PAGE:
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2020012820200203 (R4)Three years before Usman Khan stabbed two young people to death on London Bridge, Ian Acheson warned that the way the justice system treated violent extremists was a shambles. He wrote a report for the then Justice Secretary, Michael Gove, which delivered 69 urgent recommendations to the Ministry of Justice. Only eight were accepted.

In this documentary, the former senior Home Office official and prison governor asks whether more could have been done to prevent Usman Khan from carrying out his murderous rampage. He explores every stage of Usman Khan's journey through the British criminal justice system, wondering what might have changed his trajectory.

Her Majesty's Prison and Probation Service is something of a closed book but, drawing on the testimony of whistle-blowers, Ian Acheson digs into the causes behind the situation he first identified as a crisis in 2015. He meets former prisoners and extremists, criminal justice experts, parole officers, and a former prisons minister, most of whom are damning about a system that has been "woefully neglected ?

He asks if the quality of de-radicalisation programmes can be improved, whether it is right to separate the most dangerous terrorists from the prison population, and if it is possible in a liberal democracy to lock up dangerous terrorists and throw away the key.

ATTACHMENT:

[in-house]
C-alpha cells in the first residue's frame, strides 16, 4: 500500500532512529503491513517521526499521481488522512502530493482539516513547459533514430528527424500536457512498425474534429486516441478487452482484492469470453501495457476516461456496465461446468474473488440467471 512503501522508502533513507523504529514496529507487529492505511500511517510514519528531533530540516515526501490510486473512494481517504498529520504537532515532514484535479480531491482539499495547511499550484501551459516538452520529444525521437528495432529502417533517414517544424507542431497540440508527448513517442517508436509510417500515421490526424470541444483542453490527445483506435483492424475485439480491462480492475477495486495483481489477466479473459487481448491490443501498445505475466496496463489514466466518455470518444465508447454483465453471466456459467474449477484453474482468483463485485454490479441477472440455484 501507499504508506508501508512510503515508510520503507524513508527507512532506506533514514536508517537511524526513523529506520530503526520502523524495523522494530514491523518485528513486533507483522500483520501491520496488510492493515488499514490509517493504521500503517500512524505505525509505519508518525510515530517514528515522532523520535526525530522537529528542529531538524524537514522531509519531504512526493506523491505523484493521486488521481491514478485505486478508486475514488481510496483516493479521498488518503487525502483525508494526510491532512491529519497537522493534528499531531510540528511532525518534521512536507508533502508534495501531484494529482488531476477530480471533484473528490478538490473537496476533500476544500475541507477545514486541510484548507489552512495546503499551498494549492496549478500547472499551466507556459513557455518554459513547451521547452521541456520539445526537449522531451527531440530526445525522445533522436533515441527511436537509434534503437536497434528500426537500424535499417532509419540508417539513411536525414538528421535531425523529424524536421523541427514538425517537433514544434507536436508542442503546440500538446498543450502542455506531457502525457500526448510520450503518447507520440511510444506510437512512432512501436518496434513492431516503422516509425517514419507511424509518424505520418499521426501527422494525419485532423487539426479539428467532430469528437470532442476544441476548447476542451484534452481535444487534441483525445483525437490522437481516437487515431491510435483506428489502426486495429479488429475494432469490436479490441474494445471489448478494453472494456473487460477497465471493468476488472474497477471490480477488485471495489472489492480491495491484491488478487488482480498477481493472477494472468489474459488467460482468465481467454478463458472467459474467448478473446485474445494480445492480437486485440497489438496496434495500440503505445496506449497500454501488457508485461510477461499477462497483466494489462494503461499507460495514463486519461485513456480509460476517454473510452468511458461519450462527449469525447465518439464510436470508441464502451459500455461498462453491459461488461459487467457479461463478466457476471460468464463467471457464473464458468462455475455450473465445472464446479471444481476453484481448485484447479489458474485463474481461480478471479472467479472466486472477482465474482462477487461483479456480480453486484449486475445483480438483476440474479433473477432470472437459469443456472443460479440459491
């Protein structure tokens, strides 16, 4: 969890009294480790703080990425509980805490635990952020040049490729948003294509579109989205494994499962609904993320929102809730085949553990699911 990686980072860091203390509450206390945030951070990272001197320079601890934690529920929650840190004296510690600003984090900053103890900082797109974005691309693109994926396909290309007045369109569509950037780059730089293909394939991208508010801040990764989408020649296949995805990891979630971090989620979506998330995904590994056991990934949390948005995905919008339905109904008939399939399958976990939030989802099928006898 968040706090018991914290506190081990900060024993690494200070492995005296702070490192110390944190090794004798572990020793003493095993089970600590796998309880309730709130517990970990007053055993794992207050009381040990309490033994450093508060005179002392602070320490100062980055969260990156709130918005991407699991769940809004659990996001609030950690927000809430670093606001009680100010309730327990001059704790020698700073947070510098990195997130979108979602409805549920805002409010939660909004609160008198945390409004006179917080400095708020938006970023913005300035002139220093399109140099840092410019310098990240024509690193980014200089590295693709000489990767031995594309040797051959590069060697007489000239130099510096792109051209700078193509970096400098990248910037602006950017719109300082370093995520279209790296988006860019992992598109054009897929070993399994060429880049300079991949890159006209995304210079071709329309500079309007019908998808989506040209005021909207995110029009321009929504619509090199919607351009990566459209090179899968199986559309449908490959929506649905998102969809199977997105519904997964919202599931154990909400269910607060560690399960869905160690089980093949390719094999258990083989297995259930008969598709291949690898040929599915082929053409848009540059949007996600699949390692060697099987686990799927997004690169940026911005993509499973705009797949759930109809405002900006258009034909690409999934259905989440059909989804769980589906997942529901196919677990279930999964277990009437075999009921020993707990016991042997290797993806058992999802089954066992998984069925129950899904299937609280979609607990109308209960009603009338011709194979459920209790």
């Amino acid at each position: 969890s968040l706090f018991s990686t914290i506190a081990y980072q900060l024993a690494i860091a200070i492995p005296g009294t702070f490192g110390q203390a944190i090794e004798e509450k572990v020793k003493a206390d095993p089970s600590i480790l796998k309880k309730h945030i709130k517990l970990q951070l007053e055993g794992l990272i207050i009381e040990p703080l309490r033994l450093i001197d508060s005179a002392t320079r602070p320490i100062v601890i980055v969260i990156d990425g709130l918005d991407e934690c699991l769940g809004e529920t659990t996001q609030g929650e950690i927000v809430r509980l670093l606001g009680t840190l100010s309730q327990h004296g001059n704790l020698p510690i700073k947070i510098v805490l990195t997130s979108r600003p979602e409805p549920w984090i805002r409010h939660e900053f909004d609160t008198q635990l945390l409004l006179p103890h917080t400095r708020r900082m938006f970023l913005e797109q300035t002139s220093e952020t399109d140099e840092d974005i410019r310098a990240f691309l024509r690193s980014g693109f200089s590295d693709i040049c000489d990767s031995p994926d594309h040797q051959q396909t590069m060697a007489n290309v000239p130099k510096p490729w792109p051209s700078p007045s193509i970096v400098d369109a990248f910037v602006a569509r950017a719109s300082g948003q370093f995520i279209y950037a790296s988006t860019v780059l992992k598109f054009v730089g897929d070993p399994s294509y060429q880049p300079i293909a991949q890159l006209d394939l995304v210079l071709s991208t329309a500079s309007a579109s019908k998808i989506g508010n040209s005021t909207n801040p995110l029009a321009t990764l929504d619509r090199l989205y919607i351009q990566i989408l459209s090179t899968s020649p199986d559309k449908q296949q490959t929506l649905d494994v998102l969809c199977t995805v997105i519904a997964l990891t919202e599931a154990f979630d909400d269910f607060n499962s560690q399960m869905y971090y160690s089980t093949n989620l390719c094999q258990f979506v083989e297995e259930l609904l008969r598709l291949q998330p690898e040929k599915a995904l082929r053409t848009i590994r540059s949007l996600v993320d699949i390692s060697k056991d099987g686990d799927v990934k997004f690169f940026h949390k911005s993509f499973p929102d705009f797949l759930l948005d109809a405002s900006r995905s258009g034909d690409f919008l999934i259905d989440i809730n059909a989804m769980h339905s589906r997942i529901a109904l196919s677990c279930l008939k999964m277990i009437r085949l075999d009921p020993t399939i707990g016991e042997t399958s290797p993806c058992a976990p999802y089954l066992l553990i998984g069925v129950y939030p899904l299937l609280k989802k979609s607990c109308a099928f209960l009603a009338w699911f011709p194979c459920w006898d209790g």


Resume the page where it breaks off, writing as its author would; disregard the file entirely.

This documentary will test some of Ian Acheson’s more radical ideas and ask whether we can ever eliminate the possibility that an atrocity such as that carried out by Usman Khan will happen again.

Presenter: Ian Acheson
Producer: Rachel Wright

A Novel production for BBC Radio 4

Ian Acheson examines whether the London Bridge attack could have been prevented.

Three years before Usman Khan stabbed two young people to death on London Bridge, Ian Acheson warned that the way the justice system treated violent extremists was a shambles. He wrote a report for the then Justice Secretary, Michael Gove, which delivered 69 urgent recommendations to the Ministry of Justice. Only eight were accepted.

Her Majesty's Prison and Probation Service is something of a closed book but, drawing on the testimony of whistle-blowers, Ian Acheson digs into the causes behind the situation he first identified as a crisis in 2015. He meets former prisoners and extremists, criminal justice experts, parole officers, and a former prisons minister, most of whom are damning about a system that has been "woefully neglected”.